These days when you walk into the grocery store there are a lot of different apples staring you down. This is the beginning of a long apple season, so exploring the varieties might help you maintain interest in America’s second favorite fruit in the coming months.
You are probably familiar with the two most recognizable apples in popular culture, the Red Delicious and the Granny Smith. Though one is quite flavorful, I would wager that the reason both apples reign supreme is because of their color. We, as an aesthetically charged species, often prize looks over substance (both in apples and humanity). What does that mean on a genetic level?
Most apples we love are mutants. Apples seeds produce new genetic variations, which means that every seed inside your favorite apple will produce something completely unlike the apple it came from. Every now and then, a mutant appears. Mutants are genetic defects, or aberrations, and those blips in the genetic code can appear in positive or negative ways. For instance, in the 1870s a farmer named Jesse Hiatt found a mutant seedling sprouting in his orchard. After repeated attempts to chop it down, he finally let the resilient tree flourish. It produced a shiny apple that was mostly red and had some yellow blushing to it. This apple had good mutations and he wanted to preserve them, so he began planting not seedlings, but grafts and cuttings.
He eventually entered the apple in a contest that the Stark Brothers’ nursery was holding to find a replacement for America’s previous favorite apple, the Ben Davis. Hiatt's apple won, and was rebranded the Stark Delicious, later becoming the Red Delicious and exhibiting at the 1904 World’s Fair. Over time farmers began to select mutants of the Red Delicious that were particularly red, particularly shiny, and had a perfect shape.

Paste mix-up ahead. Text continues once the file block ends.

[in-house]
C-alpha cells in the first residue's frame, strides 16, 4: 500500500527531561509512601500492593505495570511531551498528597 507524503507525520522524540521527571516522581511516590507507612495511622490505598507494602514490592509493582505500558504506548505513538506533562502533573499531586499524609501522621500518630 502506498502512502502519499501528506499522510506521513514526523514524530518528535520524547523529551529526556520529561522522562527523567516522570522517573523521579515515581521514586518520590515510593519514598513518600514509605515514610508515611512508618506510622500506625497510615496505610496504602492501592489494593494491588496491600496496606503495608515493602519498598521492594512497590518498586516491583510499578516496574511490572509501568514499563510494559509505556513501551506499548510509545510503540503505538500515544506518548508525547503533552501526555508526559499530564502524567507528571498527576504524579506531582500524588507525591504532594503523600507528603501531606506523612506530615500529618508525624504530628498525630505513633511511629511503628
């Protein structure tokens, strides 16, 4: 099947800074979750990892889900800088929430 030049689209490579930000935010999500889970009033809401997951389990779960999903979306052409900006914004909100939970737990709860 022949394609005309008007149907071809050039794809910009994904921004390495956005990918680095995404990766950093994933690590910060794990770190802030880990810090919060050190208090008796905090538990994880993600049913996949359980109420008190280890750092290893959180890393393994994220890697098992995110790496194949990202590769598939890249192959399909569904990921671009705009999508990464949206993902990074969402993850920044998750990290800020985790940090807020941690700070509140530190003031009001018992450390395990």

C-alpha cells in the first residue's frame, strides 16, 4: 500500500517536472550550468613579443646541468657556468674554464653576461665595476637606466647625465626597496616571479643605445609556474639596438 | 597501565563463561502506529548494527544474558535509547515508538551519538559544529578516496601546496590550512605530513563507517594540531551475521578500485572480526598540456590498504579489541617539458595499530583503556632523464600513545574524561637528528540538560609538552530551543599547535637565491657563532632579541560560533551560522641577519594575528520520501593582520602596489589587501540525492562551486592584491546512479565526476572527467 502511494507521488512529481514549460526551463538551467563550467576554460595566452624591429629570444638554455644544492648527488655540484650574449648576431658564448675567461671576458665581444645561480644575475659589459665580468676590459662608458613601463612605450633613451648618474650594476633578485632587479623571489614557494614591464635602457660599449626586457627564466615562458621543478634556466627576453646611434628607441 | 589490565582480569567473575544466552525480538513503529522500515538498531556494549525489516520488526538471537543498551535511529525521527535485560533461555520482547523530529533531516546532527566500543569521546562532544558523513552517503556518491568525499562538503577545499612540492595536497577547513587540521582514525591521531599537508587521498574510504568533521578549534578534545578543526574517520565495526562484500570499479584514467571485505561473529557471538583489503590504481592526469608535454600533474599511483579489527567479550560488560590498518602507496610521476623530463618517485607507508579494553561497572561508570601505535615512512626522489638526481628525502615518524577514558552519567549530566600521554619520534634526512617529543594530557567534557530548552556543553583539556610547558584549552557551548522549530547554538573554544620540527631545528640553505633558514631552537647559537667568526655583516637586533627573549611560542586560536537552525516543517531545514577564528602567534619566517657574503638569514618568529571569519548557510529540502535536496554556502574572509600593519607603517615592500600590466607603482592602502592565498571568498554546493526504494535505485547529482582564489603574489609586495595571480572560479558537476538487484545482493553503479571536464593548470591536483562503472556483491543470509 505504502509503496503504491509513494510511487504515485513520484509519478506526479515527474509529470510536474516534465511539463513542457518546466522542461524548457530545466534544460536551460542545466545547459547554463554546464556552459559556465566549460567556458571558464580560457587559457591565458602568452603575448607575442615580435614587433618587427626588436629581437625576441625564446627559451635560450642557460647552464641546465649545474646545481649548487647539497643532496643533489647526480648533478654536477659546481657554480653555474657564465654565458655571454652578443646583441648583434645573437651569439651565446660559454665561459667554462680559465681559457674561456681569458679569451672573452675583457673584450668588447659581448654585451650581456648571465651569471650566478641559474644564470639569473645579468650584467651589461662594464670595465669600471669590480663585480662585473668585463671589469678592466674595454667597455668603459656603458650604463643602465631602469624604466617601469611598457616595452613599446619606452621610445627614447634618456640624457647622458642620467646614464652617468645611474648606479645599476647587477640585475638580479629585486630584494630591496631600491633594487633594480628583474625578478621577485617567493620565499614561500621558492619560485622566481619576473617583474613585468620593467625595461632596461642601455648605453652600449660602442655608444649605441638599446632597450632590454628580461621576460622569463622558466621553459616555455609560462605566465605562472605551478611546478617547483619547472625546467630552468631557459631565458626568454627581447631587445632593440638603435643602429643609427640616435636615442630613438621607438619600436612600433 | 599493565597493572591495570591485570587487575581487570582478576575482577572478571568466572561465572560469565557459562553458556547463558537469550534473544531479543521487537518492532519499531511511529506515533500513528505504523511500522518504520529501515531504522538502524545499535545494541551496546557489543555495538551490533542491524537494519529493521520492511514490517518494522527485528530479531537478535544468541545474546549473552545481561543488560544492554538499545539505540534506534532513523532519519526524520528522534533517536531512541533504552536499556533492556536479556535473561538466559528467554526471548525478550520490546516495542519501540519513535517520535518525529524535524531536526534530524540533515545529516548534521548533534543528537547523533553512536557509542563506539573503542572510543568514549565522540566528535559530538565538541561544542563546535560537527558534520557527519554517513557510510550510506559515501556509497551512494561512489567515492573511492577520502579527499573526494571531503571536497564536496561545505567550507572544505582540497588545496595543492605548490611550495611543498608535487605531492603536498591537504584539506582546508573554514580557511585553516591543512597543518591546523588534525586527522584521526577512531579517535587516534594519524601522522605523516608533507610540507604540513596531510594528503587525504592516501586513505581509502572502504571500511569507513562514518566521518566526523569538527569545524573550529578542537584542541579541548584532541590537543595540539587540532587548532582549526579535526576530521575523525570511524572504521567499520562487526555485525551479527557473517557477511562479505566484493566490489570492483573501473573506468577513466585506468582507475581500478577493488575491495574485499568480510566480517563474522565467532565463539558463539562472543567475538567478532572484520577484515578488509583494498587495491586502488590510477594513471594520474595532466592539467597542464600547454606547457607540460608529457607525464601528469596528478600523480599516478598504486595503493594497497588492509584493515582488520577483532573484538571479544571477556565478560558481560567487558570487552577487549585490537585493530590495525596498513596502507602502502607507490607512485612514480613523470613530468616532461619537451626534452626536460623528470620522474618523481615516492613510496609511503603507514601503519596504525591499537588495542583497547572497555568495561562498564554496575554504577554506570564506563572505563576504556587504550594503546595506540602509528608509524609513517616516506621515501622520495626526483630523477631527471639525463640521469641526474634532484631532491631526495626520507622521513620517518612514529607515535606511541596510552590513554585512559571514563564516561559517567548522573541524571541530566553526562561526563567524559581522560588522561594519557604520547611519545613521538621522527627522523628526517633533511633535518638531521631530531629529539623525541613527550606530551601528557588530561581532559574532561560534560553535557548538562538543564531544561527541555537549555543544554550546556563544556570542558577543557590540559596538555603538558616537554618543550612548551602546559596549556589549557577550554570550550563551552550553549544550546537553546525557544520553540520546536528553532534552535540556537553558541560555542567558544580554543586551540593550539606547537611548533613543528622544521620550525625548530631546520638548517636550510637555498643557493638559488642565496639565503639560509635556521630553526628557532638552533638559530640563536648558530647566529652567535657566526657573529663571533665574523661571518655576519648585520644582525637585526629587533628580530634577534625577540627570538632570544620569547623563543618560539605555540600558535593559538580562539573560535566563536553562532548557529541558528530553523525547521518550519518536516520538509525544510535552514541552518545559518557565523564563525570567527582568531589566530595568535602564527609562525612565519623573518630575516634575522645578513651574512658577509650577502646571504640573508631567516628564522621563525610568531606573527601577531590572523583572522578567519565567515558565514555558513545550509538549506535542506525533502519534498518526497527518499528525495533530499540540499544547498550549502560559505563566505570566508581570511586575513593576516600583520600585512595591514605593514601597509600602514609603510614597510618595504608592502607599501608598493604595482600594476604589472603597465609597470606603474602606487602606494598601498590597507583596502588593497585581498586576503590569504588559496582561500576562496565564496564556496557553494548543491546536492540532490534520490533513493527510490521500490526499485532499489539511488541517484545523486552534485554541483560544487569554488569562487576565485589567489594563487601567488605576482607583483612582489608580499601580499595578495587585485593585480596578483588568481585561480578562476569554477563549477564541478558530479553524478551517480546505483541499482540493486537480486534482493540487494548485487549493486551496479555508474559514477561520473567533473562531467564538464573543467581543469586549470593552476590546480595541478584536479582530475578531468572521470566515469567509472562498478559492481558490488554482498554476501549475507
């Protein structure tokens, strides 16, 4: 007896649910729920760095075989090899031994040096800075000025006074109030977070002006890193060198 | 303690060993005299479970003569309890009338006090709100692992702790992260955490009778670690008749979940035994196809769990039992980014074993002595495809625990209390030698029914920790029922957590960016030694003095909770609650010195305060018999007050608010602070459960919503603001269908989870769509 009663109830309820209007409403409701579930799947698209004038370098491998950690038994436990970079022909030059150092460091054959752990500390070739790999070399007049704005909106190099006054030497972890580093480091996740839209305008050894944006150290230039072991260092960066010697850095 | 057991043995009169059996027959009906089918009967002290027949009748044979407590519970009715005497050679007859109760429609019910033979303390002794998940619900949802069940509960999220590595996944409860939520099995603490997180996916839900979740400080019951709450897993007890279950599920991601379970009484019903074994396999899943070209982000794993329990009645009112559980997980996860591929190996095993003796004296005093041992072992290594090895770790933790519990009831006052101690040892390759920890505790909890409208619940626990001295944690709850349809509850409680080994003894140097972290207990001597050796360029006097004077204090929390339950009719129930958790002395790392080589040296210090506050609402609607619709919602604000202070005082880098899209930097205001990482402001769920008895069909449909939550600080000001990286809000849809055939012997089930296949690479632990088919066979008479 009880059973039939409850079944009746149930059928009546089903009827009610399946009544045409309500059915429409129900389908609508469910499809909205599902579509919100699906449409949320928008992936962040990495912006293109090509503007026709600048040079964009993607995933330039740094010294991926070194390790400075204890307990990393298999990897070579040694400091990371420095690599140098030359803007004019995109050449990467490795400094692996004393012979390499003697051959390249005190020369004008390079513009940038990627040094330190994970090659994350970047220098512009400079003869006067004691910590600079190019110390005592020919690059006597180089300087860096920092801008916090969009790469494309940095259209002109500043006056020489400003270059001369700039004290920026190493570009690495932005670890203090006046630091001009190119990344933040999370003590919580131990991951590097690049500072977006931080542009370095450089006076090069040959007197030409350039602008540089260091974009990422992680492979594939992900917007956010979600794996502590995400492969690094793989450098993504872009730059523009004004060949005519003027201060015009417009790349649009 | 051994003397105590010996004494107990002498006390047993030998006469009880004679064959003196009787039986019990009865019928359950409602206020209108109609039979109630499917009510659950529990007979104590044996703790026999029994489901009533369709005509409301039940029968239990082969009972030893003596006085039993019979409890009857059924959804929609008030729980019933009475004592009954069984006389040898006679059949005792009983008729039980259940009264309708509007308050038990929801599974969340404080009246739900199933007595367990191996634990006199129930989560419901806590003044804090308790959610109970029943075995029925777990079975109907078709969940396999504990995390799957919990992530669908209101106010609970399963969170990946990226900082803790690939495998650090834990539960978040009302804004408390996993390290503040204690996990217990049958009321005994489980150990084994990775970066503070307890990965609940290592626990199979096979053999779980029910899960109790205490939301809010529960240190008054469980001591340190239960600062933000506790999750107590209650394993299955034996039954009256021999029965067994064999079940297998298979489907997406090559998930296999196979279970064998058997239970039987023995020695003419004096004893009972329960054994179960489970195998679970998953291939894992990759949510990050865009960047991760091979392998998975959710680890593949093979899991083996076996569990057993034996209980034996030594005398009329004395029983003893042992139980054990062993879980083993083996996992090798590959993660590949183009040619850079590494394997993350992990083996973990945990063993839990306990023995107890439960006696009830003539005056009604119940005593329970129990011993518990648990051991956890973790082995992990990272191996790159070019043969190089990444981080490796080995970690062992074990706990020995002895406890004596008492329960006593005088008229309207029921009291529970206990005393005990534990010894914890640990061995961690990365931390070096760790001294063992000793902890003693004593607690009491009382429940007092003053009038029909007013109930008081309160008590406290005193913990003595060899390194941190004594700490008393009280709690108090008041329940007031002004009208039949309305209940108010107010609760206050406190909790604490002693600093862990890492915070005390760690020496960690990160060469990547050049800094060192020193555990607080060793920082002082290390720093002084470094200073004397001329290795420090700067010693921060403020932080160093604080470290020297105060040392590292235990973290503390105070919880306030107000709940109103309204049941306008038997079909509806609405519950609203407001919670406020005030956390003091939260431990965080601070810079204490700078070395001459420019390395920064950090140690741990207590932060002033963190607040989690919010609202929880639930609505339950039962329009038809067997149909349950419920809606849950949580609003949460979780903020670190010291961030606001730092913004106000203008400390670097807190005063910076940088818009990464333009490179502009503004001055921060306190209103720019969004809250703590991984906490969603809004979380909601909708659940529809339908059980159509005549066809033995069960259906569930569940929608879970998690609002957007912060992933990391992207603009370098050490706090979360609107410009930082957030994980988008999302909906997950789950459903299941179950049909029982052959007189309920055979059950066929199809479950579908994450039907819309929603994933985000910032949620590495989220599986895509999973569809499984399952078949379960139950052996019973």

What does that mean? Well, for the most part, when a fruit or vegetable prizes shape and color, flavor withers. The Red Delicious has, over decades, become the most standardized apple around the country. It is perfectly red, it even turns red before it’s ripe which is a huge boon to growers. It has great shape and thick skin, which make it easy to ship. Consequently it has become the most produced apple in America, and also the most flavorless!
The Granny Smith has been preserved from a planting in the same period of time 1860-1870, but in Australia. That mutant fruit was prized for its color and flavor. Again, its seeds do not produce anything as tasty, so the plant is still being grown from cuttings and grafts of cuttings and grafts that date all the way back to the 1800s. There is, indeed, a real Granny Smith. Her name is Maria Ann Smith and she is the cultivator of the namesake apple. Rumor has it that she was testing crab apples for baking (most apples are naturally crabby) and tossing the bad ones out her window. The next season she saw a new cultivar growing under that window and tasted the bright green, tart fruit. It was precisely what she wanted!
Fortunately, American eaters are becoming hip to genetics and beginning to understand that sometimes the uglier, or more mottled fruits actually taste better. Gala, Fuji, and Honeycrisp apples are all making significant gains in the marketplace not because of their skin color, but because of their remarkable flavor.
The Honeycrisp apple is an invention of the University of Minnesota. Yes, apples are inventions these days. There are only three apple research programs in America, and Minnesota has produced some of the most remarkable fruits. Each year the lead horticulturist cross-breeds trees. He makes hybrids of various apples hoping to get the most flavorful and perfectly textured apple (color and shape are lower on the totem pole of importance to him).
Apples are like humans, the seeds are children and can have some characteristics of the parents, but not all. And they are all unique (just like kids). The Honeycrisp was actually marked for removal, the tree had not winterized well, but he gave it another shot. Through impressive hybridization he was able to create something that had thin skin, giant cell walls, and lots of sugar. It has since brought the program lots of revenue for new apple research. Small farmers cannot easily cross breed and develop on their own, so these research centers are essential to the success of apples across the country.